By any means necessary

One of the aspects of this film worth discussion was Dr. Martin Luther King’s advocating of non-violence.  Malcolm X, on the other hand, advocated for defending the struggle “by any means necessary.”  Malcolm went to Alabama and talked to young people about the need to stand up to the Ku Klux Klan.

There are at least two events in history that prove the correctness of Malcolm X’s approach.  Before Adolf Hitler and the Nazis came to power the German Social Democratic and Communist Parties had a massive following.  These parties had armed wings designed to defend these organizations.  However, when armed thugs loyal to the Nazis attacked working class demonstrations, the social democrats and communists refused to use their forces to defend workers.  This was one of the primary reasons why Hitler was able to come to power.

In South Africa the African National Congress advocated for non-violence for most of its history.  Then on March 21, 1960 about 5,000 people demonstrated against the apartheid system in Sharpeville.  The police fired on the unarmed demonstrators and murdered 69 of the participants.  Most were shot in the back.

This event caused Nelson Mandela and the African National Congress to abandon their strategy of non-violence.  Clearly non-violence only works when opposing forces are willing to respect it.    

The struggle continues

While I disagree with Martin Luther King’s support of non-violence, he was one of the clear leaders of the Civil Rights Movement.  I would also disagree with his decision to support Lyndon Johnson when he ran for President.

However, while he may have made several mistakes, I believe he was a consistent supporter of the struggle for liberation.  This led King to give a speech in opposition to the war against Vietnam in April of 1967.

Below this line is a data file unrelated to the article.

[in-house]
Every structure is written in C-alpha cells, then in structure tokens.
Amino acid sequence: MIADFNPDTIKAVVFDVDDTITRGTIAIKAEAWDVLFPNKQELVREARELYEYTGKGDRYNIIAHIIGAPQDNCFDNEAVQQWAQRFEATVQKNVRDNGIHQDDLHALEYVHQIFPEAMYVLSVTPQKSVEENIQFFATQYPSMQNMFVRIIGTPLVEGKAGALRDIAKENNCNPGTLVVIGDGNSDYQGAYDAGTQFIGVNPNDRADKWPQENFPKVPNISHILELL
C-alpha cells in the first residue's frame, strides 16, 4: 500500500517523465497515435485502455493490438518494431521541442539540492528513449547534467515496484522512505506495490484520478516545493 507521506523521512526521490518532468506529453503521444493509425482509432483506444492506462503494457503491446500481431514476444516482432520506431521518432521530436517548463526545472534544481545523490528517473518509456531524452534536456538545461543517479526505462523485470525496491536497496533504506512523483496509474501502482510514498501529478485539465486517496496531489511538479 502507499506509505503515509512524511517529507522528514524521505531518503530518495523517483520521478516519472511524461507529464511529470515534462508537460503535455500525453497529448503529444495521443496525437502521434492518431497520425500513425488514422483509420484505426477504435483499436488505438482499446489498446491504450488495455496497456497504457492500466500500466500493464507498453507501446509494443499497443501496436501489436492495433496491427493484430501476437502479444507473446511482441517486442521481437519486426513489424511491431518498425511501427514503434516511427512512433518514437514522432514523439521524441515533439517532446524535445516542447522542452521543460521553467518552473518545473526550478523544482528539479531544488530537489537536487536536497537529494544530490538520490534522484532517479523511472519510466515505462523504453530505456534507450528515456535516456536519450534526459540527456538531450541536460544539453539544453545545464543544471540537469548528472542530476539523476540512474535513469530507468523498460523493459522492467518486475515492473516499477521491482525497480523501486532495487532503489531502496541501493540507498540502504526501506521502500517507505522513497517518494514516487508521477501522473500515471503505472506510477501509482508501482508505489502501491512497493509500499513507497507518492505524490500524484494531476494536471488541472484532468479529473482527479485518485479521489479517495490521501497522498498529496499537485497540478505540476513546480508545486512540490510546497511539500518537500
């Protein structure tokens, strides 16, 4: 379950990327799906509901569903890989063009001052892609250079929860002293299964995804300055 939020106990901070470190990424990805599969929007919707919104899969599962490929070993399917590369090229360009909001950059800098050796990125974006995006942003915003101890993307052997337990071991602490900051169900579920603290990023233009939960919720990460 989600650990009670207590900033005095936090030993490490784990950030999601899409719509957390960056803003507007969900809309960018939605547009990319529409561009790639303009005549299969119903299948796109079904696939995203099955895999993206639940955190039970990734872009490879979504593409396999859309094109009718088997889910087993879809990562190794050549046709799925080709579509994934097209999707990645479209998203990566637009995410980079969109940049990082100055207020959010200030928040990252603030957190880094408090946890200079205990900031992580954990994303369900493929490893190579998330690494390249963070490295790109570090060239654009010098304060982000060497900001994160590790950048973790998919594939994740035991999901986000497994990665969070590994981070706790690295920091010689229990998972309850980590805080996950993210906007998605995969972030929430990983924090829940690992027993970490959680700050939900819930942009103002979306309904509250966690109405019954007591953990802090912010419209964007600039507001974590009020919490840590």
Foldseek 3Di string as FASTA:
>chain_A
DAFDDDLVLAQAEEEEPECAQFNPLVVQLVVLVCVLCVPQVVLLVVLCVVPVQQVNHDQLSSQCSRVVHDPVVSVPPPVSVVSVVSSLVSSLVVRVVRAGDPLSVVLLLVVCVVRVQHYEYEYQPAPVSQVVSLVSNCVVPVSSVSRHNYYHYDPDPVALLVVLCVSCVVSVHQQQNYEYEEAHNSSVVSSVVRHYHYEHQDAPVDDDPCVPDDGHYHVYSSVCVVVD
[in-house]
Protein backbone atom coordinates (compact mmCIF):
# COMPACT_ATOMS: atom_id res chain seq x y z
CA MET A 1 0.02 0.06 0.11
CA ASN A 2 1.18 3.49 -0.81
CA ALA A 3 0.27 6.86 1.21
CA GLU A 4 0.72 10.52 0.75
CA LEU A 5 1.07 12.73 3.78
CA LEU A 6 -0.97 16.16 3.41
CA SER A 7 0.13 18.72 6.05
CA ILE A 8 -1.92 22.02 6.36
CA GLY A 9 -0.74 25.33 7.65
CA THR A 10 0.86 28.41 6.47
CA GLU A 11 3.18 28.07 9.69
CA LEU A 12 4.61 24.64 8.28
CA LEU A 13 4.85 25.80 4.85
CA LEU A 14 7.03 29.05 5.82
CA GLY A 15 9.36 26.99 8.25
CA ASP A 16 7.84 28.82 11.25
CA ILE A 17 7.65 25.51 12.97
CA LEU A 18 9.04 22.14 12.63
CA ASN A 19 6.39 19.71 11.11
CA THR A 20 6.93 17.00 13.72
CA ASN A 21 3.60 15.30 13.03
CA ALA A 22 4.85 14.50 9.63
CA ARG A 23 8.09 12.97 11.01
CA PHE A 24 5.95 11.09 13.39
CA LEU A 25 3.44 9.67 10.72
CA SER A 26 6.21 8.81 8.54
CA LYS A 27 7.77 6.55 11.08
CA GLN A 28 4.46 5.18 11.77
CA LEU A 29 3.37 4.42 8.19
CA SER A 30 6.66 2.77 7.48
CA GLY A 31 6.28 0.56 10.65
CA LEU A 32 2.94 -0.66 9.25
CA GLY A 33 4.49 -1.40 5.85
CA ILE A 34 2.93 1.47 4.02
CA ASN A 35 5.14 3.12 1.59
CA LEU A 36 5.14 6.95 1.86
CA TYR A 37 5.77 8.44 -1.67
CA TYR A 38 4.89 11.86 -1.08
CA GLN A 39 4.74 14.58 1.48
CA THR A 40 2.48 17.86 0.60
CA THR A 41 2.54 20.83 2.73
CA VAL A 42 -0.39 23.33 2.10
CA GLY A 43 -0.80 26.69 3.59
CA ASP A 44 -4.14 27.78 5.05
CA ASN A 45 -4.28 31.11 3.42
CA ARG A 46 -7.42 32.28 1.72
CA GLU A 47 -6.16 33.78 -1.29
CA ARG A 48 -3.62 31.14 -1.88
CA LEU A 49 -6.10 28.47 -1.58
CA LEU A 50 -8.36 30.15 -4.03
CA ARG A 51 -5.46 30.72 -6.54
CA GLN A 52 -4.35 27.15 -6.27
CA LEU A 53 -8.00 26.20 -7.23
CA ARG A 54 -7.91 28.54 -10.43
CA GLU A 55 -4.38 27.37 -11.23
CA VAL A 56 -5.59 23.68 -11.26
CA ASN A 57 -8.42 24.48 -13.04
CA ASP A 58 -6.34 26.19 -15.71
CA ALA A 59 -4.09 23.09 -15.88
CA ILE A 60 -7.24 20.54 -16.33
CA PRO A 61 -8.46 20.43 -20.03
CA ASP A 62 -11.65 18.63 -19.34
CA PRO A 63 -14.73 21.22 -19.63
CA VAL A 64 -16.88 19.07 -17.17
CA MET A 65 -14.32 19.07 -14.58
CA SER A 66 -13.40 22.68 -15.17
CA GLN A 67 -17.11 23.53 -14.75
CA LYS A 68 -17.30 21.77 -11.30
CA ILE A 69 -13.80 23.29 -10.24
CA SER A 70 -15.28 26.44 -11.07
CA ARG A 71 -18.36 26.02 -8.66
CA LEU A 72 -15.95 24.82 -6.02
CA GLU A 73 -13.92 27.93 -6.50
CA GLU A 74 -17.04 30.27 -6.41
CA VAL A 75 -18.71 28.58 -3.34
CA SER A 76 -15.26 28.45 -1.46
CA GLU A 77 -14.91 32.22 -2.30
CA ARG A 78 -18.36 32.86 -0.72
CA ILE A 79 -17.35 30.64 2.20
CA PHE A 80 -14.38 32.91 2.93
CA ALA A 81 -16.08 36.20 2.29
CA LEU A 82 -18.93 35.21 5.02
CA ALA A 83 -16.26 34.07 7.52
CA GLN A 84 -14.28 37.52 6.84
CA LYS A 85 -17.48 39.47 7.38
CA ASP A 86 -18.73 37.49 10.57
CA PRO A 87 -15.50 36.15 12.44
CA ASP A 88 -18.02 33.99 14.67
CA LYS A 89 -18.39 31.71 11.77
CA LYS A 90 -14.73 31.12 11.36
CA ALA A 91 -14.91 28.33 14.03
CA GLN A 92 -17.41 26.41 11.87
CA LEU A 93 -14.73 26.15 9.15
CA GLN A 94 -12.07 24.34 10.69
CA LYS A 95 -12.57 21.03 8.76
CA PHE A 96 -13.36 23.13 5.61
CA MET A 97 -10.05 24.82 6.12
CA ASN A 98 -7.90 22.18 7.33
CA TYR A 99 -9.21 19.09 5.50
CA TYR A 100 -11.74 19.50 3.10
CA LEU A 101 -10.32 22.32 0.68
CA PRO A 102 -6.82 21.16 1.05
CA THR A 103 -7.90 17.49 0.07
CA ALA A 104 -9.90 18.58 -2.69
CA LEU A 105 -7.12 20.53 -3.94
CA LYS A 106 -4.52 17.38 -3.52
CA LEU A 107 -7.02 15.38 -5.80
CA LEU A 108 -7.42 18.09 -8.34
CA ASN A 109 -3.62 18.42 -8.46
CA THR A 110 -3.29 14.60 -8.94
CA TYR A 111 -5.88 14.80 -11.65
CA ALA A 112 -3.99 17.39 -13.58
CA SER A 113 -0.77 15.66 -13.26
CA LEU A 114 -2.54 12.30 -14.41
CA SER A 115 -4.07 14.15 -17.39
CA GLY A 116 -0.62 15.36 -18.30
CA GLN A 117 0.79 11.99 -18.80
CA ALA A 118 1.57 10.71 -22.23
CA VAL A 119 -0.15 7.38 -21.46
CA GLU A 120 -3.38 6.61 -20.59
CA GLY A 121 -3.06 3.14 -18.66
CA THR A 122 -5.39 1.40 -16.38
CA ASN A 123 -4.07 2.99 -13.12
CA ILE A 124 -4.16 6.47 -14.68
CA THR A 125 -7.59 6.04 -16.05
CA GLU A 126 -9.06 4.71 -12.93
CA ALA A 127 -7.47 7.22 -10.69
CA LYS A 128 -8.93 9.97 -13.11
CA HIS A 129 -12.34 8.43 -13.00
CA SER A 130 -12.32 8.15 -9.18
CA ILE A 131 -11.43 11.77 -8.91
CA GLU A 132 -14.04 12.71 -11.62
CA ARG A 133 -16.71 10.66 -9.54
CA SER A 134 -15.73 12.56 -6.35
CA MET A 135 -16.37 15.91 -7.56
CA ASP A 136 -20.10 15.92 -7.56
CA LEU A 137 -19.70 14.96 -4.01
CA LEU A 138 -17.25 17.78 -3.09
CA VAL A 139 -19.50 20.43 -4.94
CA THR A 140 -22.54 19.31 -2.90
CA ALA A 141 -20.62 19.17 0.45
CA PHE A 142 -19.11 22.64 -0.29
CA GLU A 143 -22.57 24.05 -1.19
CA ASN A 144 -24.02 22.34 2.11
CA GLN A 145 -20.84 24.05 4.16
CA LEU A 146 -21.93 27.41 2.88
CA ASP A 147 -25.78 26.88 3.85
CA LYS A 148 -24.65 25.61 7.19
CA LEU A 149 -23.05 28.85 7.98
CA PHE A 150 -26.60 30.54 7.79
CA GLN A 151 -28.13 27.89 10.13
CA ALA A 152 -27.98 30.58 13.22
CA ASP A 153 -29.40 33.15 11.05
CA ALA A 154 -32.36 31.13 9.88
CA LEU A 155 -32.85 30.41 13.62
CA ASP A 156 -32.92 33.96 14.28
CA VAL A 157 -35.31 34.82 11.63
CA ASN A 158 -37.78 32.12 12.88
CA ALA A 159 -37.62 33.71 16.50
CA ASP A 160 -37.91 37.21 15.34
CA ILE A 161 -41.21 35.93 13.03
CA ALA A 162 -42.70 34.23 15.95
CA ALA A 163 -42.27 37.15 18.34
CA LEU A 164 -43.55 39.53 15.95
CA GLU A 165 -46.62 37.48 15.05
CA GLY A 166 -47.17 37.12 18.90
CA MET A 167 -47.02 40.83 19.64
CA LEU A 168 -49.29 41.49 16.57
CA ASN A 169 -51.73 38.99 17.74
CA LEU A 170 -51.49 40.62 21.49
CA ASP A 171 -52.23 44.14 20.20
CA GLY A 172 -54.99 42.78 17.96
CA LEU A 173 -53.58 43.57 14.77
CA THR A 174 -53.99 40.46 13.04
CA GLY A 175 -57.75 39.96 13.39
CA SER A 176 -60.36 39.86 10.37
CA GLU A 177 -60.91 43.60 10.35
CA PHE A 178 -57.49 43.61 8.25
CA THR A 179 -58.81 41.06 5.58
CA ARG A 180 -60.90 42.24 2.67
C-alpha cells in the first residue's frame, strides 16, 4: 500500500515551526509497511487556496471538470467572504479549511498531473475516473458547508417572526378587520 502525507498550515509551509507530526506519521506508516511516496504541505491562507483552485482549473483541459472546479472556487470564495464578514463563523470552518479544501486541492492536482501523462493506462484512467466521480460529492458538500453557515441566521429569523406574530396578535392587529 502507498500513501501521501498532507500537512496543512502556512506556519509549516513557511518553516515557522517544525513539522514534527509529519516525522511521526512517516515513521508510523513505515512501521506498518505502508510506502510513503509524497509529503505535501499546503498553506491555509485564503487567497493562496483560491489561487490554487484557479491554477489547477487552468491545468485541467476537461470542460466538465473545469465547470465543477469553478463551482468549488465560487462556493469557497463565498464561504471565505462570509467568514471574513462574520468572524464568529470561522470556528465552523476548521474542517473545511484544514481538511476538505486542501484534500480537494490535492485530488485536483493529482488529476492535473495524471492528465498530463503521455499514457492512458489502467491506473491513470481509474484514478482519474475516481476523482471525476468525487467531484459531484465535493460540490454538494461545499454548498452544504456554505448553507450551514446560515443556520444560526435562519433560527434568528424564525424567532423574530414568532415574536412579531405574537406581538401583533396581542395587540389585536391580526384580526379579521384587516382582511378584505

My opinion is that, the resistance of the Vietnamese people, the opposition to the war in the United States, as well as King’s anti-war speech, were the main ingredients that ended the political career of Lyndon Baines Johnson.  Johnson had been elected to office by perhaps the largest plurality in U.S. history.  After four years in office, he declined to run for re-election.

The film Selma isn’t just about and event that occurred in the past.  Today demonstrations are erupting against murders carried out by the police, against “stop and frisk” searches, and for a higher minimum wage.  These demonstrators are finding themselves opposed to the same forces that civil rights activists opposed half a century ago.  These would include: corporate interests, the police, as well as local and federal government.      
  
For anyone interested in supporting the struggle for justice in this country, we have a long history to draw on.  The film Selma gives us a glimmer of a part of that history that says that working people have the potential to change the world.



   

Friday, January 2, 2015

An Indigenous Peoples’ History of the United States



By Roxanne Dunbar-Ortiz

A review

In most histories books of this country, the ancestors of the first people who lived here are usually portrayed as being on the sidelines.  In her book, An Indigenous Peoples’ History of the United States, Roxanne Dunbar-Ortiz quoted author Francis Jennings who described how historians routinely portray the indigenous people from this part of the world:

“In the first place they (US historians) exclude Amerindians (as also Afro-Americans) from participation, except as foils for Europeans, and thus assume that American civilization was formed by Europeans in a struggle against savagery or barbarism of the nonwhite races.”

I’ve read several good books on the history of the indigenous people who lived in this part of the world.  These books would include biographies, histories of the wars against Native Americans, books that included illustrations of the Indian lifestyle, and books on the contributions of Native Americans in the world. 

While many of these books are worth reading, I can’t think of one book that gave a comprehensive picture of this history.  With Roxanne Dunbar-Ortiz’ book, I no longer have that problem.

Why do we study history?